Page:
Fuel. 6.5 mpg. 2.50$ per gallon. 1038$

Weekly payment for lease Including all permits ins Qualcomm. 911$

Sub total. 1009.50. 1075.

Other benefits and expenses.

Company driver: get a basic free life ins. 1 week a year paid vacation Lower cost health ins plan. There is no company contributions to Drivers 401k.

O/O benefits: can choose a nicer truck color. Say no to jobs that he must take to keep up the pmts. paid for other repairs the truck might have Pay for tires brakes oil and more.

Well it didn't came up straight but I'm sure you can figure it out.

The only time that the O/O coming ahead is if he becomes a mentor Then for 4 weeks he is getting a team driver for free. Because he get paid for miles the student is doing and company pay the student driver by the hour. I drove about 10,000 miles with my mentor in 5 weeks.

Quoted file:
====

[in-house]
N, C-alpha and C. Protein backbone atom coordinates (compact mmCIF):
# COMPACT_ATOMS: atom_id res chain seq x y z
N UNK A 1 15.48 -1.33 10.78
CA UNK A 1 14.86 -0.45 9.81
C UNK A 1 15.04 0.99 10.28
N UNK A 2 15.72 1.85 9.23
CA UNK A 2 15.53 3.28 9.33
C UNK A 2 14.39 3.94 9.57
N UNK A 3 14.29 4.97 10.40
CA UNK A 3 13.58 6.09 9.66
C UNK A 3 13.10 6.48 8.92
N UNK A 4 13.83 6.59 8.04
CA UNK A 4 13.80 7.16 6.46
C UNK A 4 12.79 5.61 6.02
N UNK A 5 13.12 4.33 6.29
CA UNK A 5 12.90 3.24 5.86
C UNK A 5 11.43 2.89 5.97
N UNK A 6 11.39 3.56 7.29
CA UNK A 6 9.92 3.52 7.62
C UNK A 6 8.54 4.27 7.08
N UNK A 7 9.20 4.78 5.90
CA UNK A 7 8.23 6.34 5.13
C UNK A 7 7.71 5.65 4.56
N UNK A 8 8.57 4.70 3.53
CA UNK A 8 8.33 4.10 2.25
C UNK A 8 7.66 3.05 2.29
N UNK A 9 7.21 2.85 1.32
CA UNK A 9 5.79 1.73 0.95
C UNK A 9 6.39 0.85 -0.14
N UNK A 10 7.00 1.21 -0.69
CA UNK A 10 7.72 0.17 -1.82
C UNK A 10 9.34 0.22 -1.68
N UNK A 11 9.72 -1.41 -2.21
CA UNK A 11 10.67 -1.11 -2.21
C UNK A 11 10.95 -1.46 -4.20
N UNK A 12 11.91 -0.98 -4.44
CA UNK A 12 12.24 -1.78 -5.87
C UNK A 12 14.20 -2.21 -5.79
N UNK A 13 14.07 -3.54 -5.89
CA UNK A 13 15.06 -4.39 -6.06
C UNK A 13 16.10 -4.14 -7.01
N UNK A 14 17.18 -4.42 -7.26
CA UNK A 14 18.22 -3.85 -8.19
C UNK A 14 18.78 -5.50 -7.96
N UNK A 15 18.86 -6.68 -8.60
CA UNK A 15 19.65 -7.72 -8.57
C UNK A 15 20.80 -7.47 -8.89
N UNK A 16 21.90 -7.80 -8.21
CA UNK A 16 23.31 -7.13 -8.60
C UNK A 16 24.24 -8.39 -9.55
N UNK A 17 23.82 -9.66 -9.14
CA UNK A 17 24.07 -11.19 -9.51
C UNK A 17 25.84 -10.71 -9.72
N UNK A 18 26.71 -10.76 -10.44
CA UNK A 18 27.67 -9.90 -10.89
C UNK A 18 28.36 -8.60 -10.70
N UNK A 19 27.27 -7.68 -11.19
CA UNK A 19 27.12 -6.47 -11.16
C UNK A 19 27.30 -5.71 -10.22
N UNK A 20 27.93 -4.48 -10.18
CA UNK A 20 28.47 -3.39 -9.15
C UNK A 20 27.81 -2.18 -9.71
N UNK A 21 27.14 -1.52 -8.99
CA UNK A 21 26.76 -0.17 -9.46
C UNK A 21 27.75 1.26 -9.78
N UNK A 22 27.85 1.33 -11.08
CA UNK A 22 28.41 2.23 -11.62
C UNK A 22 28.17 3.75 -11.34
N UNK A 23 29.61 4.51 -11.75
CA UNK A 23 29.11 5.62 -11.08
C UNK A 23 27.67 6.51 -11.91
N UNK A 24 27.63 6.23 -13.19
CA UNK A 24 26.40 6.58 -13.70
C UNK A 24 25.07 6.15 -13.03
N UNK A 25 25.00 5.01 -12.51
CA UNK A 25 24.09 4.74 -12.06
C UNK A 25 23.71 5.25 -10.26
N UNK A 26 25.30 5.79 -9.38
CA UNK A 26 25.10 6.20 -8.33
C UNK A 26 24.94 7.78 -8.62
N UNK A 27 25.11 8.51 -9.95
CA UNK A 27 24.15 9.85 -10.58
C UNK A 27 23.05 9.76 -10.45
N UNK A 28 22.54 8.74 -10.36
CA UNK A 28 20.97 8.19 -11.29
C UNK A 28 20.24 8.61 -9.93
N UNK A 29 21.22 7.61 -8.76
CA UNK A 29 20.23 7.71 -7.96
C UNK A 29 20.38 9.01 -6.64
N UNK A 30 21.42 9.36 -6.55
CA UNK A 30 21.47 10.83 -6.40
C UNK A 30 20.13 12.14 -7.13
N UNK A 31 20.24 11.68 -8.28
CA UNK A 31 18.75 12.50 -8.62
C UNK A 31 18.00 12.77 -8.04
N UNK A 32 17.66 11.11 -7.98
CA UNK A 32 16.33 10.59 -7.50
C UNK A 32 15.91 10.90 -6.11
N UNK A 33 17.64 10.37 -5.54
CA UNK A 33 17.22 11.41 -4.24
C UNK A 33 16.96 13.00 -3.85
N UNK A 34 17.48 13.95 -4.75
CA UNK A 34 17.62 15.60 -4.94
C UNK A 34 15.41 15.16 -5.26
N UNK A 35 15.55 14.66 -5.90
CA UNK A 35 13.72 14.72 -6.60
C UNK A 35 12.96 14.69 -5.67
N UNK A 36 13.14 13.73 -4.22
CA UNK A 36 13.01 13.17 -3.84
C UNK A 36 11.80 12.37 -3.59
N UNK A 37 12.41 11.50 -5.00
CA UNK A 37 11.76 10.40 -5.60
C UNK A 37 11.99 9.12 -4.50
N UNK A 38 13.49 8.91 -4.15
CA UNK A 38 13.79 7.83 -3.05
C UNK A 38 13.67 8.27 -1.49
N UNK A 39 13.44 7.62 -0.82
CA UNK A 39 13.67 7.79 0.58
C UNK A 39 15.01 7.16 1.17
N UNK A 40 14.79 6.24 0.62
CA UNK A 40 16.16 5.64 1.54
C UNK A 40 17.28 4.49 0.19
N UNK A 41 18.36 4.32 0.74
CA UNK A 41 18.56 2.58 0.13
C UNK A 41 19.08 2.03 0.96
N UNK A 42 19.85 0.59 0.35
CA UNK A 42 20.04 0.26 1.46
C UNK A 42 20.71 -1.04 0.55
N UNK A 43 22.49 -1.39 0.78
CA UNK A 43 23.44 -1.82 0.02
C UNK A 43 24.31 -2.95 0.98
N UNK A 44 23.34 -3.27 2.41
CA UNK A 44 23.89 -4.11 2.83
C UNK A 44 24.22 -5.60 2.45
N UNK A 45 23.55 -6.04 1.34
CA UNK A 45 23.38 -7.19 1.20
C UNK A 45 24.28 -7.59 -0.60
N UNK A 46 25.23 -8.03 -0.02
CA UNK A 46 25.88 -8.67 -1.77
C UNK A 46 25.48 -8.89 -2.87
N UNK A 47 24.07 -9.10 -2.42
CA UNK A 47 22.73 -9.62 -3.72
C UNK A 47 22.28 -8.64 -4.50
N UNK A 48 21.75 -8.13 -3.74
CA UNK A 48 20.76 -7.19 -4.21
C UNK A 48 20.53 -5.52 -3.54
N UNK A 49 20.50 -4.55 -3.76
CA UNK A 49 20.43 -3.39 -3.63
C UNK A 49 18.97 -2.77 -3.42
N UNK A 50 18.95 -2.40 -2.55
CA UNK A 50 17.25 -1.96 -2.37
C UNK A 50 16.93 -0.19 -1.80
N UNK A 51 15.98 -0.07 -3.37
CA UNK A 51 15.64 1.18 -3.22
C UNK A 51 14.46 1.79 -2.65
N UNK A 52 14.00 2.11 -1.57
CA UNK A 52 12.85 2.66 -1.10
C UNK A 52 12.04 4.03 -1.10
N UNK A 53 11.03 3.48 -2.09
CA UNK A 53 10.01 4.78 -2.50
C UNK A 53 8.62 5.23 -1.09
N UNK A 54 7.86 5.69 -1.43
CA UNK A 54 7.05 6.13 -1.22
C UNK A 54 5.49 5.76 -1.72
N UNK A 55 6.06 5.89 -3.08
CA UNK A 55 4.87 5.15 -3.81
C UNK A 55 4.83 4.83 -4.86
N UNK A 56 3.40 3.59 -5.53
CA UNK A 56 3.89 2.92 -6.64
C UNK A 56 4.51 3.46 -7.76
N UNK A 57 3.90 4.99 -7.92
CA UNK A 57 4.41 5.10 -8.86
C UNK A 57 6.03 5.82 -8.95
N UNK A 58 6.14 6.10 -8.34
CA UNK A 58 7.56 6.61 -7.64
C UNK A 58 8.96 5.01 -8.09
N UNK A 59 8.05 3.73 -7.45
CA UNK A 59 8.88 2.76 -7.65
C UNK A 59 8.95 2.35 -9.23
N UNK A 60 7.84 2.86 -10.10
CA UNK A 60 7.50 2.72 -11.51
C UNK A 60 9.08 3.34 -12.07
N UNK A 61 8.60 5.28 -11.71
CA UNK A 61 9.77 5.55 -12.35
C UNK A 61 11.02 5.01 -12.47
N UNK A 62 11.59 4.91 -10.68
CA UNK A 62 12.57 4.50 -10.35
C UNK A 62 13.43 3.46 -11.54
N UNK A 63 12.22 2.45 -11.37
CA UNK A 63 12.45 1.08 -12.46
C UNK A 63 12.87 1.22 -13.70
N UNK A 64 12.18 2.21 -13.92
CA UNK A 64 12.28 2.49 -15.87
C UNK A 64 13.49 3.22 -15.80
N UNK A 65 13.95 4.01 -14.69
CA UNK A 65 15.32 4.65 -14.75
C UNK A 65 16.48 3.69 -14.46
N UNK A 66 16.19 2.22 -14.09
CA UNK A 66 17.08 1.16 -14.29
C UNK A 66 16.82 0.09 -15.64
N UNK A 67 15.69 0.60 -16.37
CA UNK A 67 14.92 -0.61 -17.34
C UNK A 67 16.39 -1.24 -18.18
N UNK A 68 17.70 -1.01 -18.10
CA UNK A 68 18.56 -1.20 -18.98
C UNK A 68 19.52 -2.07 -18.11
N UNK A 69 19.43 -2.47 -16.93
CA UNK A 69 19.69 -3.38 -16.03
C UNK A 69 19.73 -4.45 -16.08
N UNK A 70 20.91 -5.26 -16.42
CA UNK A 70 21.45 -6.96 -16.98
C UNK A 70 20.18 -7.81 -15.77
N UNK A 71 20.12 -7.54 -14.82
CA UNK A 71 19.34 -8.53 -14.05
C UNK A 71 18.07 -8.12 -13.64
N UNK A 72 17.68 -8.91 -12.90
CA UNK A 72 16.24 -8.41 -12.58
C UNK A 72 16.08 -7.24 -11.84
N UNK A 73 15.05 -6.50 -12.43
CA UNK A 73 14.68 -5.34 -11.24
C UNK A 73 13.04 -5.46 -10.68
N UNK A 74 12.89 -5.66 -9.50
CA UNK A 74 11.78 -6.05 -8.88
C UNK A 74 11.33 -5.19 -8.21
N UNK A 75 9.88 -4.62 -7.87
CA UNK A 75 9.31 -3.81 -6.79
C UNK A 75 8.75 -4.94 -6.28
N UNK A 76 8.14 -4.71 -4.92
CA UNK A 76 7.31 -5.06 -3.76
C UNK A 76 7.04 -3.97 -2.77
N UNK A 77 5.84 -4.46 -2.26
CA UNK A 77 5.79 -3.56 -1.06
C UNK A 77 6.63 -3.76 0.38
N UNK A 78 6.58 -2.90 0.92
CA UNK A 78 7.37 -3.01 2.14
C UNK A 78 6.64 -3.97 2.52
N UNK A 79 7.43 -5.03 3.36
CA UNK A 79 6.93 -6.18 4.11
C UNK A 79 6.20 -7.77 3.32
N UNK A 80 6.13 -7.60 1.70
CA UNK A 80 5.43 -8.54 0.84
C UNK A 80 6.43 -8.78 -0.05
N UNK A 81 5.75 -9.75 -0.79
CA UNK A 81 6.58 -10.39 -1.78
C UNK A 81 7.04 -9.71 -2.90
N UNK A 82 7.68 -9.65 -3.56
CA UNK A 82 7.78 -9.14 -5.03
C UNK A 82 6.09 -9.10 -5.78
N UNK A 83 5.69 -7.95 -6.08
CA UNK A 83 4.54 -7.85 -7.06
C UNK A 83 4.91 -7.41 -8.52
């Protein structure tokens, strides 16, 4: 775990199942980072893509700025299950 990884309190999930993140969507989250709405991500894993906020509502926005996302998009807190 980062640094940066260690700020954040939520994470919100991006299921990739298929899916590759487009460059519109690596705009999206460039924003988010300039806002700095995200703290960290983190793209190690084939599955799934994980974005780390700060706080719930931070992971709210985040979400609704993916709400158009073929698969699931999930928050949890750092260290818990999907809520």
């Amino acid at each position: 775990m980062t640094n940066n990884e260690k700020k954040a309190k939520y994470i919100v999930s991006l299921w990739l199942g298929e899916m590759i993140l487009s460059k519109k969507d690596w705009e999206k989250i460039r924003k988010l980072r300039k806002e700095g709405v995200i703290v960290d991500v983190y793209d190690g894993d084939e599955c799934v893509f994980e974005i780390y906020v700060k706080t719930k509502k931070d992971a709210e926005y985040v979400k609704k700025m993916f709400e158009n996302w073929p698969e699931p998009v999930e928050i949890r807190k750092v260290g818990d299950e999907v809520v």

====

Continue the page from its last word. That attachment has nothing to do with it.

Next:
CDL:

Commercial Driver's License (CDL)

A CDL is required to drive any of the following vehicles:

  • Any combination of vehicles with a gross combined weight rating (GCWR) of 26,001 or more pounds, providing the gross vehicle weight rating (GVWR) of the vehicle being towed is in excess of 10,000 pounds.
  • Any single vehicle with a GVWR of 26,001 or more pounds, or any such vehicle towing another not in excess of 10,000 pounds.
  • Any vehicle, regardless of size, designed to transport 16 or more persons, including the driver.
  • Any vehicle required by federal regulations to be placarded while transporting hazardous materials.

Qualcomm: